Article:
A fourth message is that even as air travellers' rights are clarified and strengthened, the administrative requirements placed on airlines for routine business practices should be as straightforward and streamlined as possible, and should not unnecessarily get in the way of industry innovation. That's why, for example, the proposed, updated Air Transportation Regulations published alongside the Air Passenger Protection Regulations remove the obligation for airlines that want to code share to get the CTA's approval in the vast majority of situations, remove the requirement for airlines to meet financial requirements when applying for a licence to operate a domestic air service using medium aircraft if they already hold a licence to operate such a service using a large aircraft, cut by two-thirds the notification period for seeking approval of a wet lease, reduce the number of air charter types, and eliminate the need for approval when an airline wants to paint a name or logo on its aircraft.

A final point is that passengers are encouraged to resolve any concerns directly with airlines. The CTA won't turn away anyone who seeks our assistance around air travel issues, but if they haven't already spoken to the airline, we'll make the connection and try to facilitate a quick and informal resolution which benefits both airlines and passengers. In addition, the Transportation Modernization Act provided that complaints related to the Air Passenger Protection Regulations must be filed by people who themselves have been adversely affected by any alleged non-compliance with regulatory requirements, though this doesn't prevent those people from being represented. And the CTA has ruled that it is not unreasonable for an airline to require that passengers contact the airline directly to make compensation claims before the airline accepts representations from a third-party claims company.


As the legislative, regulatory, and jurisprudential frameworks for the freight rail and airline sectors evolve, the CTA must evolve as well. Our ability to effectively deliver our mandates depends on understanding how the industries we oversee are changing, and adapting our own approaches accordingly.

With 115 years of experience, we build on strong foundations of expertise, professionalism, and dedication. Since the very first meeting of the Board of Railway Commissioners, we've been deeply committed to making impartial decisions based exclusively on the law and the evidence. In the dynamic world of 2019, these enduring and essential qualities need to be complemented by agility, engagement, and innovation. Such characteristics may not typically be associated with regulatory bodies, but increasingly, they're part of who we are and how we do our jobs.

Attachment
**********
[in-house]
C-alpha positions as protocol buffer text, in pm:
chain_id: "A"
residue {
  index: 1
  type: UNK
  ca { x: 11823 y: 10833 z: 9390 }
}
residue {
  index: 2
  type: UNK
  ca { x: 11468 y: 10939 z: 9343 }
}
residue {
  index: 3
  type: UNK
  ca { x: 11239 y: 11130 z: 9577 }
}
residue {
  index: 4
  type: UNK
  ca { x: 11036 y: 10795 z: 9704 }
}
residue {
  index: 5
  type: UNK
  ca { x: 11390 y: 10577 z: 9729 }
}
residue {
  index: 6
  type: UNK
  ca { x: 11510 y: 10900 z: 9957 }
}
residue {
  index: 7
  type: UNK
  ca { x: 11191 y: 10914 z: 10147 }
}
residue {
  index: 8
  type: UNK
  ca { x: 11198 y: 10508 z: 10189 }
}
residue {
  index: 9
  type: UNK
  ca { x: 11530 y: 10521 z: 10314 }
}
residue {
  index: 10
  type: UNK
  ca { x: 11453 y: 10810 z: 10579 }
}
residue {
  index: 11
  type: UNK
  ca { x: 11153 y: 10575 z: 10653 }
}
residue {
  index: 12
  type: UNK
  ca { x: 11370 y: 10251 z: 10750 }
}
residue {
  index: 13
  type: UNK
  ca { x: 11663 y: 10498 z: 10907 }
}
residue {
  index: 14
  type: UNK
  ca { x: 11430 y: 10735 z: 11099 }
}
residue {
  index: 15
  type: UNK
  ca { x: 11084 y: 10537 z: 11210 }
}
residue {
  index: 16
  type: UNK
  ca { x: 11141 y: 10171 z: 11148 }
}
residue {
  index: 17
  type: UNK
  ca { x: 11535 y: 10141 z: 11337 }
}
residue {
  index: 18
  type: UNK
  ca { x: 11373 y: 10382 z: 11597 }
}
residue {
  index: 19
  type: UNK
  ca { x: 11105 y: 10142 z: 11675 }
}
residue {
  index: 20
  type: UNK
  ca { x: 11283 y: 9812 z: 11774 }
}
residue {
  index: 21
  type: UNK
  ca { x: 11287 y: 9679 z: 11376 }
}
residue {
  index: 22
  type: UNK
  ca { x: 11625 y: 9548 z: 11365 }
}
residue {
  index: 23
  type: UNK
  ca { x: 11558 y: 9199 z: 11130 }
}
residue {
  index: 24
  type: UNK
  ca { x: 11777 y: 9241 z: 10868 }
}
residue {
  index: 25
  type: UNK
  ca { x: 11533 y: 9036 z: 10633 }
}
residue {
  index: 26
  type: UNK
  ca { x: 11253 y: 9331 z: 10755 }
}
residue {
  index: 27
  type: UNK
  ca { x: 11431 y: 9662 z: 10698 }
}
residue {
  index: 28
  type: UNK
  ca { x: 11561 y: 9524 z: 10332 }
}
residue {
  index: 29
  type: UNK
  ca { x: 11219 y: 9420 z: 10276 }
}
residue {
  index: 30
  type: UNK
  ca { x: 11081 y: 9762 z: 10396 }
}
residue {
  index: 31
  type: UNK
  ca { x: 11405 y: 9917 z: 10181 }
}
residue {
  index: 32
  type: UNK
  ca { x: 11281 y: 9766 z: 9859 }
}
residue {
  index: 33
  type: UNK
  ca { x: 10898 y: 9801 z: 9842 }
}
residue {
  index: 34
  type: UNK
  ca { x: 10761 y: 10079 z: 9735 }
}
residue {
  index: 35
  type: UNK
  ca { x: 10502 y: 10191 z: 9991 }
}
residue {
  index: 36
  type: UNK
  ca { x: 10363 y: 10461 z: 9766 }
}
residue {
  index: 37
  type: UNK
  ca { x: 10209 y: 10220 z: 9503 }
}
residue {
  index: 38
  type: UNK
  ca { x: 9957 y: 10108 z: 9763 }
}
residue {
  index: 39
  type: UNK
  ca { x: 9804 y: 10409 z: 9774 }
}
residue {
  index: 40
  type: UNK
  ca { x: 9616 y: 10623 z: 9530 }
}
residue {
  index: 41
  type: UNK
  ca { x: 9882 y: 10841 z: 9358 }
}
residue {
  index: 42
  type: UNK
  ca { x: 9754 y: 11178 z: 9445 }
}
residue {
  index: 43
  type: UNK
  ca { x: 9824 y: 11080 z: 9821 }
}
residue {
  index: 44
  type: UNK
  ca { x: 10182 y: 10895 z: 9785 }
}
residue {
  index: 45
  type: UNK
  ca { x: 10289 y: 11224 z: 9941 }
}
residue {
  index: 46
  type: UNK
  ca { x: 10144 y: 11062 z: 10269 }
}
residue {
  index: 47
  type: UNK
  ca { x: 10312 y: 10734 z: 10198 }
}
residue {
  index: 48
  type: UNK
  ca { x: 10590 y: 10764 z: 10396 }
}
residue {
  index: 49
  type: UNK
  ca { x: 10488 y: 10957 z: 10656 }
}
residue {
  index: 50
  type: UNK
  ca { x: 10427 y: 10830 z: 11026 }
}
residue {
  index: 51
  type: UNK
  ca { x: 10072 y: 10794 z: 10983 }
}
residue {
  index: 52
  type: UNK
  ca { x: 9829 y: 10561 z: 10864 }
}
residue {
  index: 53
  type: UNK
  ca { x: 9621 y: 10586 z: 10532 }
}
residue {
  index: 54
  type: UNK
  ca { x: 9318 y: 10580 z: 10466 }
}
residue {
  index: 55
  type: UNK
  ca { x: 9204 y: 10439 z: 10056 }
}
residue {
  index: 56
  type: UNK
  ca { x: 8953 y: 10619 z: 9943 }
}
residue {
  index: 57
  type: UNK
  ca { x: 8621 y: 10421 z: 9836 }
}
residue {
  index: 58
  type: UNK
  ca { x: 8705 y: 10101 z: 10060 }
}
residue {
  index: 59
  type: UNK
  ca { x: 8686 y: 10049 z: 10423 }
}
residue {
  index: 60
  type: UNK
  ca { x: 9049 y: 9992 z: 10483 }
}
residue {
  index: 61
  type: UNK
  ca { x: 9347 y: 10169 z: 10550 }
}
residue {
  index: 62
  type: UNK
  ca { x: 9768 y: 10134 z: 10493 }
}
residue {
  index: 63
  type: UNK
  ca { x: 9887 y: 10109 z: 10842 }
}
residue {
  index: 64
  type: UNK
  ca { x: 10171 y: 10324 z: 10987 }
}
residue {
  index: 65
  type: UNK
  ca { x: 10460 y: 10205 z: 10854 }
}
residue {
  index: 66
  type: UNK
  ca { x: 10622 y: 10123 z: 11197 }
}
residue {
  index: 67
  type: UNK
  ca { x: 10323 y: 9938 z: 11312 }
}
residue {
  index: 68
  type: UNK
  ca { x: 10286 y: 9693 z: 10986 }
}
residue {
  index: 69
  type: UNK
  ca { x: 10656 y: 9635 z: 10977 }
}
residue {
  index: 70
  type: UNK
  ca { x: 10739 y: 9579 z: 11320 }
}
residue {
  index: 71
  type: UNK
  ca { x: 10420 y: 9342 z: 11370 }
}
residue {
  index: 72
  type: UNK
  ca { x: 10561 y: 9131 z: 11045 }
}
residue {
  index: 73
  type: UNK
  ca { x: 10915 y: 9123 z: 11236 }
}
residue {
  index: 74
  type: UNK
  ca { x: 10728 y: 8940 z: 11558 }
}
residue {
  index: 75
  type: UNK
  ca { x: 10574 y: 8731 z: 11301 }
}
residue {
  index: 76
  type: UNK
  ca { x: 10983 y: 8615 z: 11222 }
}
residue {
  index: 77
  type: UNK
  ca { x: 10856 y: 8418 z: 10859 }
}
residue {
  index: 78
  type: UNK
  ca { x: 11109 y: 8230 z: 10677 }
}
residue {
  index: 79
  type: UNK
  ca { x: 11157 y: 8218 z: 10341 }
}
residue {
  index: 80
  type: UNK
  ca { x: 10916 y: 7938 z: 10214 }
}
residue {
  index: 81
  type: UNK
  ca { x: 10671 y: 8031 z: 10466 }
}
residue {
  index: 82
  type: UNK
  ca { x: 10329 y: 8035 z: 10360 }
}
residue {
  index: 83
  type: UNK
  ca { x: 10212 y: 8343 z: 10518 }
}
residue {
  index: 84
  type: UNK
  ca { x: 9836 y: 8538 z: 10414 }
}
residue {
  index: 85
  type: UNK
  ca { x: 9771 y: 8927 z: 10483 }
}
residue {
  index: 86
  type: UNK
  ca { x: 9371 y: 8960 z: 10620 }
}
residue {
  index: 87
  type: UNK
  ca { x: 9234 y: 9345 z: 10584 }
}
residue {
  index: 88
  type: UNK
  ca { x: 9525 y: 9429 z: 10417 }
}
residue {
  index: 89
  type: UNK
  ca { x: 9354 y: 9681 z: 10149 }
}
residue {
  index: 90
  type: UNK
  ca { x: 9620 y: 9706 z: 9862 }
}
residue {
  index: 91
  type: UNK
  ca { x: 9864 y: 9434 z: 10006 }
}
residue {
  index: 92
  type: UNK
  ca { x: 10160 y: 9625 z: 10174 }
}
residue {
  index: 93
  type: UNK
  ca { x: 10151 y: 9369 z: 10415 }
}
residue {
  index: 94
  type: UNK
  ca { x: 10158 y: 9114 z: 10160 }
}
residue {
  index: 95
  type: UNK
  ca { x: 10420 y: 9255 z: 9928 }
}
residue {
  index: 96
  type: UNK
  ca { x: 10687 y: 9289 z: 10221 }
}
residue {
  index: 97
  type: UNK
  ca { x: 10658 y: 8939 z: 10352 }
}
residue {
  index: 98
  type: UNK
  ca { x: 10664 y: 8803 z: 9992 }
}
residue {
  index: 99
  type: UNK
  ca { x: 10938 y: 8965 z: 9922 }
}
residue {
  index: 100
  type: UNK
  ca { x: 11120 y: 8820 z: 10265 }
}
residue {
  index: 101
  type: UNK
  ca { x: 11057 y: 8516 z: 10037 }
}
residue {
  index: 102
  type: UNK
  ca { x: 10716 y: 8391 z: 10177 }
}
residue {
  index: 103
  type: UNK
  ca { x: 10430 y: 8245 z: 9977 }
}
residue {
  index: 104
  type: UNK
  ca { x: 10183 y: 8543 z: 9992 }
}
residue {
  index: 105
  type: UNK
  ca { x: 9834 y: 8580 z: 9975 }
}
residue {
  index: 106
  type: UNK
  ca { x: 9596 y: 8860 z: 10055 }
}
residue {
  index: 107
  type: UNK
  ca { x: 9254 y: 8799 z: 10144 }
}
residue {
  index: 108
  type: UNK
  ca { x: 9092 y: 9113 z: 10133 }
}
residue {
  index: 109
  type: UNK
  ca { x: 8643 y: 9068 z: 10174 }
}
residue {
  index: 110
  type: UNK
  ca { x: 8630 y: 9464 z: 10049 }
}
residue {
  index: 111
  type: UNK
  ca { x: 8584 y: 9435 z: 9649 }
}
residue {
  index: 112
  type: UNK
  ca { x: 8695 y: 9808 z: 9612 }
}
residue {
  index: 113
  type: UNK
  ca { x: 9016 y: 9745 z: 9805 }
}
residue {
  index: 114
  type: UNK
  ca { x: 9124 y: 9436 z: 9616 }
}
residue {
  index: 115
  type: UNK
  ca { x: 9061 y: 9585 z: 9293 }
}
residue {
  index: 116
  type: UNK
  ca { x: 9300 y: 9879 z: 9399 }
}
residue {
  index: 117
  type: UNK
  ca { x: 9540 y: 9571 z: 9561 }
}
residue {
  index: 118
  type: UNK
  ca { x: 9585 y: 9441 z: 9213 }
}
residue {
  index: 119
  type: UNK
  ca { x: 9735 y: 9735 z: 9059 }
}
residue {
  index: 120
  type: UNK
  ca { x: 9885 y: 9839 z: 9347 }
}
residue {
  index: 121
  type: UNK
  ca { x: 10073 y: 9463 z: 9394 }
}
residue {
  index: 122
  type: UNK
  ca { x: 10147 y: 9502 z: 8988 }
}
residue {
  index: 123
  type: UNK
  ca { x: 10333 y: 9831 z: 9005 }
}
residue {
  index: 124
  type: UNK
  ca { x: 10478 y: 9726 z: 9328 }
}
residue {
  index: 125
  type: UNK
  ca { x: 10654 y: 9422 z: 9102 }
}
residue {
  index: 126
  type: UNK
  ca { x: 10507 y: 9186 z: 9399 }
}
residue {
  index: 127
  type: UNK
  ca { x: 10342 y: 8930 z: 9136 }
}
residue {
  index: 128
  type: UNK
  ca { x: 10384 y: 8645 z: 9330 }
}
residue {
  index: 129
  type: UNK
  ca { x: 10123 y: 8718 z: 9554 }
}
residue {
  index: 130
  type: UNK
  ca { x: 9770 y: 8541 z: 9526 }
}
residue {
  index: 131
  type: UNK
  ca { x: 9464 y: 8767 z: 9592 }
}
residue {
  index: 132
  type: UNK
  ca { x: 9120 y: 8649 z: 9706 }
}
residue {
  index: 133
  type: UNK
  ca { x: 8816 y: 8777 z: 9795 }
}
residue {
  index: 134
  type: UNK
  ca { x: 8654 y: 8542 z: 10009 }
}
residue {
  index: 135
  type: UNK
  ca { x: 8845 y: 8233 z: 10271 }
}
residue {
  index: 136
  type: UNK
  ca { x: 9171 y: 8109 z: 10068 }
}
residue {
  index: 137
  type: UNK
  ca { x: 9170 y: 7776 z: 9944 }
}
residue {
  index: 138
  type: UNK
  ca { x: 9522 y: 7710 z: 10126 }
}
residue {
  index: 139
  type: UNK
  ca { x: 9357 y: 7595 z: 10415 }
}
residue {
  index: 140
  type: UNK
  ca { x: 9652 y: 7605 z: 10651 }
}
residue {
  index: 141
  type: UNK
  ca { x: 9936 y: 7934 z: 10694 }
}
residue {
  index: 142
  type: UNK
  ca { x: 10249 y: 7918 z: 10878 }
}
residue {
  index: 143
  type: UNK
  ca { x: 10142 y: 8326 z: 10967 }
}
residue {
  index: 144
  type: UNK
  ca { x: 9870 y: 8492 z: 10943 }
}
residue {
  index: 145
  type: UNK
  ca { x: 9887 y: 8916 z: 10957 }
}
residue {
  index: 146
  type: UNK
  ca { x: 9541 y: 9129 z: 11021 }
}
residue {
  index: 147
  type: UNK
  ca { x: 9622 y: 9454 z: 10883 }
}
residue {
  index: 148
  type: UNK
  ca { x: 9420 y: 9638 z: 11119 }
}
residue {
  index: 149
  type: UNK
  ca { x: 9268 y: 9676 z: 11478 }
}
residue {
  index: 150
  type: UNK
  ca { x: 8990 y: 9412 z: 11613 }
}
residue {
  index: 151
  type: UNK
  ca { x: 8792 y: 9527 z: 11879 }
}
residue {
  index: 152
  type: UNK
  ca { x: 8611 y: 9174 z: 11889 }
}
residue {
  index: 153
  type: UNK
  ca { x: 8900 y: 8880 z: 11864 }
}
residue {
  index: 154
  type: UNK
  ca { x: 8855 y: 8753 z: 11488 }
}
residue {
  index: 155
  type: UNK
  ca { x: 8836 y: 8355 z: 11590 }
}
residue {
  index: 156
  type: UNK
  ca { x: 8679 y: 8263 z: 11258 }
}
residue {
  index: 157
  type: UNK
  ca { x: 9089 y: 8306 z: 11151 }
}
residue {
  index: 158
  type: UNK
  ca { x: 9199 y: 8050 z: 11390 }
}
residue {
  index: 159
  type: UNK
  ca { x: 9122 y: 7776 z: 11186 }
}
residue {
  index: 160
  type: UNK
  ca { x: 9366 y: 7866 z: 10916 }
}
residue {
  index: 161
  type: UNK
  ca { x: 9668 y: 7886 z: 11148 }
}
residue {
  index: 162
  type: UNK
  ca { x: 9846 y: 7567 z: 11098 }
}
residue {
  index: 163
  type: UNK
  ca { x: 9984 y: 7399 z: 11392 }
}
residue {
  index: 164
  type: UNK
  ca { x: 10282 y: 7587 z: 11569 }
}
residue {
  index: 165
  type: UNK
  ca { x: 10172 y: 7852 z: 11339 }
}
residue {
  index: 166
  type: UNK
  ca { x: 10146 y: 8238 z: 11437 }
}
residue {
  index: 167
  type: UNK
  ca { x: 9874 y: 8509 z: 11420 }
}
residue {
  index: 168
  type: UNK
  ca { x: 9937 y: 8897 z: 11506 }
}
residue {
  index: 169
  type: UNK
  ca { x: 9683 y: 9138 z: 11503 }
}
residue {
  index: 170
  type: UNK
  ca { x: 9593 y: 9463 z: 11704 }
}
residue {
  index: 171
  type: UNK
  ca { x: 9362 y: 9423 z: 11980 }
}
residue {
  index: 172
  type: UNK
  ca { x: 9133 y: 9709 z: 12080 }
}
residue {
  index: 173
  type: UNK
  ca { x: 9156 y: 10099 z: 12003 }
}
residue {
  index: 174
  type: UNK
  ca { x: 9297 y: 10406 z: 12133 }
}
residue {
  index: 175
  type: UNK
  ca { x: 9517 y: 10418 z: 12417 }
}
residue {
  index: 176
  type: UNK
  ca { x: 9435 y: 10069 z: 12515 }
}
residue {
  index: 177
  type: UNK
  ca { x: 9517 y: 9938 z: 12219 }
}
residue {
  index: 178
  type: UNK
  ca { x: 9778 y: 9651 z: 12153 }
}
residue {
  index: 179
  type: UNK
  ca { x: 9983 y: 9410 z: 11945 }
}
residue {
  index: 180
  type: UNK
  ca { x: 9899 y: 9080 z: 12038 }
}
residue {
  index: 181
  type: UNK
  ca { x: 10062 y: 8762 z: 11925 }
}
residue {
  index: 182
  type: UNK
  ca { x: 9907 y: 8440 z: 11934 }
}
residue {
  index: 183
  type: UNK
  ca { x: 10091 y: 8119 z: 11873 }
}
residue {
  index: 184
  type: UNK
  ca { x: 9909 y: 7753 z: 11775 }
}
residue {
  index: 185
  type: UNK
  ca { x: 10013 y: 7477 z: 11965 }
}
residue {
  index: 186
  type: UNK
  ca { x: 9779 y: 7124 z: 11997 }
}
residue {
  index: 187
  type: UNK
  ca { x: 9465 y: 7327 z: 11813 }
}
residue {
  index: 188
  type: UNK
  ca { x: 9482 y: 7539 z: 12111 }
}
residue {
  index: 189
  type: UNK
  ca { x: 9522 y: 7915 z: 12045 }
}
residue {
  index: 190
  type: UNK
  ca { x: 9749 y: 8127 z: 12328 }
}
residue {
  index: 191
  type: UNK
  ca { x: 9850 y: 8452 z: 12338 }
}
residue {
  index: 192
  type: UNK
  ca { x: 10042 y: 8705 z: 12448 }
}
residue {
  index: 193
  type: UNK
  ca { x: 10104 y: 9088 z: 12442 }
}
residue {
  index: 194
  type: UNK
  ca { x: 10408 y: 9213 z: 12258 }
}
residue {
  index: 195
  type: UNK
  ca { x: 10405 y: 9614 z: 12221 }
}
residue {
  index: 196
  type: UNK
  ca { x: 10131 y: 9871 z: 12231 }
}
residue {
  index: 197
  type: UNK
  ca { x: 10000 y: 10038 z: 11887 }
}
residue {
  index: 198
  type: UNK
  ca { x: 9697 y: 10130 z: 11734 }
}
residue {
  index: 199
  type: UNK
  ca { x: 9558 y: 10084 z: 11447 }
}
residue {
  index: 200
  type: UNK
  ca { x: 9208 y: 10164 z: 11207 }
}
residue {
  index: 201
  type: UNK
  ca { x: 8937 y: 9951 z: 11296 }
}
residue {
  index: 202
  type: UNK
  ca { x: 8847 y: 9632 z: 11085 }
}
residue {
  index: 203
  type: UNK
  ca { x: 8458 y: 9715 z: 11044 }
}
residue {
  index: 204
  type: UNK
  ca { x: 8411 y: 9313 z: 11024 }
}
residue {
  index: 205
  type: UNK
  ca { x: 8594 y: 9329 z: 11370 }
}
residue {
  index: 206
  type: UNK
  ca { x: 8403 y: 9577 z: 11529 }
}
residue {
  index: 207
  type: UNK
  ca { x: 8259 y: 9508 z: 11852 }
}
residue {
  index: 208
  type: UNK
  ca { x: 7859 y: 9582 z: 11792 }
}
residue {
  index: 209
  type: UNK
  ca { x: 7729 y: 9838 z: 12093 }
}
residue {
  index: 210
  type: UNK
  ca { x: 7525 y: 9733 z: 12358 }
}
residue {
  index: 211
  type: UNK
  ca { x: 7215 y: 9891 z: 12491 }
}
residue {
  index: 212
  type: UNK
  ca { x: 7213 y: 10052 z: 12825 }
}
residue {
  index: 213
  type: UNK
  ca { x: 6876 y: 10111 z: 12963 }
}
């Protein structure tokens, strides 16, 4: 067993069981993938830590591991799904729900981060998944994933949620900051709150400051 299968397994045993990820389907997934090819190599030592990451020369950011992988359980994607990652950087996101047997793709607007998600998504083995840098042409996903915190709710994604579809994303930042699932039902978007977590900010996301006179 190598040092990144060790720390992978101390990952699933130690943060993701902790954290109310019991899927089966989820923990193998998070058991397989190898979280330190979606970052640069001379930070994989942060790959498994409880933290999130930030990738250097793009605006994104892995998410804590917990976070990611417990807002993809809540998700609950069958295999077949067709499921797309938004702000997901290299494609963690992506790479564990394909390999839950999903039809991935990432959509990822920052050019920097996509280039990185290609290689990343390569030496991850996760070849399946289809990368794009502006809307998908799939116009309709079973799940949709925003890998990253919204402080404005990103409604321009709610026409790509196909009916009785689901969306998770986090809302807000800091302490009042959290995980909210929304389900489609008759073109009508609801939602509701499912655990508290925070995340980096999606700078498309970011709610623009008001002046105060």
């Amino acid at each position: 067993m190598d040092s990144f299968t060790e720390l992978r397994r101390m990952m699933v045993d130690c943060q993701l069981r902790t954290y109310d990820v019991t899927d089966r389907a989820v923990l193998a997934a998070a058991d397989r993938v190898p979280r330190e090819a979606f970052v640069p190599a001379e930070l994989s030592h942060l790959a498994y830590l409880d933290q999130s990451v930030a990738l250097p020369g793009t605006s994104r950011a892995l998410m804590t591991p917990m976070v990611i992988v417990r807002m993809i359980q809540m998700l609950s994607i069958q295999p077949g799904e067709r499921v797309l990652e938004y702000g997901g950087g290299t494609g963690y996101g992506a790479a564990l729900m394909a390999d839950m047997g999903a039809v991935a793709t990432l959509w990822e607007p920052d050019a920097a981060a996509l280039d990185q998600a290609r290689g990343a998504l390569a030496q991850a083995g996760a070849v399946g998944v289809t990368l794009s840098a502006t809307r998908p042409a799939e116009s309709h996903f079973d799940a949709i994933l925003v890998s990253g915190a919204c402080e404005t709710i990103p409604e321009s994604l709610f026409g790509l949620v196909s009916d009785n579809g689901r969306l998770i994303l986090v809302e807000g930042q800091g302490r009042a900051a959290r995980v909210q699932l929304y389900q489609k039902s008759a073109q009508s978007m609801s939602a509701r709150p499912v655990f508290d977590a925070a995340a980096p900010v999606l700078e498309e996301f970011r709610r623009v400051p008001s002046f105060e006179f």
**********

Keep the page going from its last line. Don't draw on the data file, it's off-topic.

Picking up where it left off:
Agility means monitoring, acting fast, and adjusting course in the face of developments, rather than being more passive and reactive. Engagement means talking to stakeholders, experts, and the general public as we think about how best to discharge our responsibilities, achieve our strategic priorities, and provide clarity and predictability, not hiding in a bureaucratic ivory tower. Innovation means being ready to try new strategies for achieving the objectives Parliament has set for us, not relying exclusively on familiar approaches that may have grown stale over time. 

Agility, engagement, and innovation came into play when we moved quickly to launch inquiries on our own motion in the face of the suspension of service by SkyGreece in 2016, Air Transat tarmac delays in 2017, Sunwing flight disruptions in 2018, and freight rail service issues in the Vancouver area in early 2019. They came into play when, in May 2016, we launched the RMI – the most ambitious regulatory review in our history – and during the three years of consultations, analysis, and regulatory development that have now brought us to the cusp of its successful completion. They came into play when we undertook focused efforts to better inform stakeholders and the public about our services, which contributed to a tenfold increase in the number of Canadians seeking our assistance with air travel issues and a sevenfold increase in the number turning to us with accessibility concerns. They came into play last June when, recognizing the growing challenges around the transportation of mobility aids on planes, we convened a forum focused on concrete solutions with representatives of the disability community, airlines, aircraft manufacturers, wheelchair manufacturers, ground handlers, and regulators from Canada and abroad. 

In the years to come, we'll continue to combine expertise and innovation, impartiality and engagement, professionalism and agility. We'll issue new and updated plain language guidance material to help transportation companies, their customers, and Canadians in general understand the legal framework and what, practically speaking, it means for them. We'll modernize our compliance assurance program, implementing a risk-based approach to targeting monitoring and enforcement activities. We'll endeavour to make our dispute resolution processes as straightforward and efficient as possible. And we will continue to invite stakeholders and all Canadians to provide us with feedback on how we're doing and suggestions on possible improvements.


These are exciting, important, and potentially transformative times for the transportation industry. Technological, economic, and social changes are all creating new challenges – and tremendous opportunities – for freight rail companies and airlines. Keeping pace is essential to their success.

As a regulator, the CTA is also working to keep pace – by staying attuned to the business environment and the expectations of users, by making sure our regulations reflect current realities, and by providing services that are nimble and responsive. An effective CTA administering clear rules and efficient remedies helps keep the national transportation system fluid and accessible, contributing to Canada's competitiveness, prosperity, and social fabric.

Our friend, Albert Einstein, had a transportation-related way of describing this imperative. "Life," he said, is like riding a bicycle: to keep your balance, you must keep moving."

We will keep our balance, and we will keep moving.

Thank you for your attention.